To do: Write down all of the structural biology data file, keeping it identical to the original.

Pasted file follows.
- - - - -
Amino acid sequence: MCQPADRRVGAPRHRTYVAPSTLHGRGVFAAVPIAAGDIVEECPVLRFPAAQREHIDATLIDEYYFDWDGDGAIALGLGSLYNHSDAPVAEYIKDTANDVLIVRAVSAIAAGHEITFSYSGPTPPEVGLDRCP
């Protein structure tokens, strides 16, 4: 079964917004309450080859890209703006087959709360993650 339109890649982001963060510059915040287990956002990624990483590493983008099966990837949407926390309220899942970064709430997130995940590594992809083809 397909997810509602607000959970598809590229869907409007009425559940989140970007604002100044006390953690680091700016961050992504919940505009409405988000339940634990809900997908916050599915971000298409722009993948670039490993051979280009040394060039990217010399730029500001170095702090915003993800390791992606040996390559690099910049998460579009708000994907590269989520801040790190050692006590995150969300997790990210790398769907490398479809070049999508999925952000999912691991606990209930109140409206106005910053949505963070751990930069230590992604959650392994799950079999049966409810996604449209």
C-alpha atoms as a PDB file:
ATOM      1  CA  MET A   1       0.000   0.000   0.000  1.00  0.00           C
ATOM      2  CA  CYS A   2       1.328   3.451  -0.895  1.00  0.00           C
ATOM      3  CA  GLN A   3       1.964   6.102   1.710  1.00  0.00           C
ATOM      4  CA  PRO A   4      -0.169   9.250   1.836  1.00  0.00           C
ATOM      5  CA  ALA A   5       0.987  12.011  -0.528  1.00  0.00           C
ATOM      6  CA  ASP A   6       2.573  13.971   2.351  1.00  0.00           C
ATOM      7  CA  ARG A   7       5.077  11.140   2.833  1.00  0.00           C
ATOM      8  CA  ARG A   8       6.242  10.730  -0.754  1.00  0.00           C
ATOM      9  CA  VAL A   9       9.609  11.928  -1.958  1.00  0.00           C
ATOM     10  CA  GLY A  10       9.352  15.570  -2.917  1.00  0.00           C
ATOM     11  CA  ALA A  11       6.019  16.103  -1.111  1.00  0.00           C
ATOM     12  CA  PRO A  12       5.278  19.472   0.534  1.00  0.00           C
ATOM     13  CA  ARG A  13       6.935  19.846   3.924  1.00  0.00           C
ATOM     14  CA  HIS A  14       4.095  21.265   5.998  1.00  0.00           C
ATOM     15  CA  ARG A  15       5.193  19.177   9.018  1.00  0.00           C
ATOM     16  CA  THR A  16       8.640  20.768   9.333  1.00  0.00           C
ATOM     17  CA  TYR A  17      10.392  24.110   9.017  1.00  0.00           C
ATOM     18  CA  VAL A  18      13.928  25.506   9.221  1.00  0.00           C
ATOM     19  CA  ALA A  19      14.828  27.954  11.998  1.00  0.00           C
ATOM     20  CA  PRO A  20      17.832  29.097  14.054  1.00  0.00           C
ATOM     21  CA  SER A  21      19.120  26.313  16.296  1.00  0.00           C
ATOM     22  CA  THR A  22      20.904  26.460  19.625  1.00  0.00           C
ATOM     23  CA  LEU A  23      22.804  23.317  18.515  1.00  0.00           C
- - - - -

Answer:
Amino acid sequence: MCQPADRRVGAPRHRTYVAPSTLHGRGVFAAVPIAAGDIVEECPVLRFPAAQREHIDATLIDEYYFDWDGDGAIALGLGSLYNHSDAPVAEYIKDTANDVLIVRAVSAIAAGHEITFSYSGPTPPEVGLDRCP
């Protein structure tokens, strides 16, 4: 079964917004309450080859890209703006087959709360993650 339109890649982001963060510059915040287990956002990624990483590493983008099966990837949407926390309220899942970064709430997130995940590594992809083809 397909997810509602607000959970598809590229869907409007009425559940989140970007604002100044006390953690680091700016961050992504919940505009409405988000339940634990809900997908916050599915971000298409722009993948670039490993051979280009040394060039990217010399730029500001170095702090915003993800390791992606040996390559690099910049998460579009708000994907590269989520801040790190050692006590995150969300997790990210790398769907490398479809070049999508999925952000999912691991606990209930109140409206106005910053949505963070751990930069230590992604959650392994799950079999049966409810996604449209």
C-alpha atoms as a PDB file:
ATOM      1  CA  MET A   1       0.000   0.000   0.000  1.00  0.00           C
ATOM      2  CA  CYS A   2       1.328   3.451  -0.895  1.00  0.00           C
ATOM      3  CA  GLN A   3       1.964   6.102   1.710  1.00  0.00           C
ATOM      4  CA  PRO A   4      -0.169   9.250   1.836  1.00  0.00           C
ATOM      5  CA  ALA A   5       0.987  12.011  -0.528  1.00  0.00           C
ATOM      6  CA  ASP A   6       2.573  13.971   2.351  1.00  0.00           C
ATOM      7  CA  ARG A   7       5.077  11.140   2.833  1.00  0.00           C
ATOM      8  CA  ARG A   8       6.242  10.730  -0.754  1.00  0.00           C
ATOM      9  CA  VAL A   9       9.609  11.928  -1.958  1.00  0.00           C
ATOM     10  CA  GLY A  10       9.352  15.570  -2.917  1.00  0.00           C
ATOM     11  CA  ALA A  11       6.019  16.103  -1.111  1.00  0.00           C
ATOM     12  CA  PRO A  12       5.278  19.472   0.534  1.00  0.00           C
ATOM     13  CA  ARG A  13       6.935  19.846   3.924  1.00  0.00           C
ATOM     14  CA  HIS A  14       4.095  21.265   5.998  1.00  0.00           C
ATOM     15  CA  ARG A  15       5.193  19.177   9.018  1.00  0.00           C
ATOM     16  CA  THR A  16       8.640  20.768   9.333  1.00  0.00           C
ATOM     17  CA  TYR A  17      10.392  24.110   9.017  1.00  0.00           C
ATOM     18  CA  VAL A  18      13.928  25.506   9.221  1.00  0.00           C
ATOM     19  CA  ALA A  19      14.828  27.954  11.998  1.00  0.00           C
ATOM     20  CA  PRO A  20      17.832  29.097  14.054  1.00  0.00           C
ATOM     21  CA  SER A  21      19.120  26.313  16.296  1.00  0.00           C
ATOM     22  CA  THR A  22      20.904  26.460  19.625  1.00  0.00           C
ATOM     23  CA  LEU A  23      22.804  23.317  18.515  1.00  0.00           C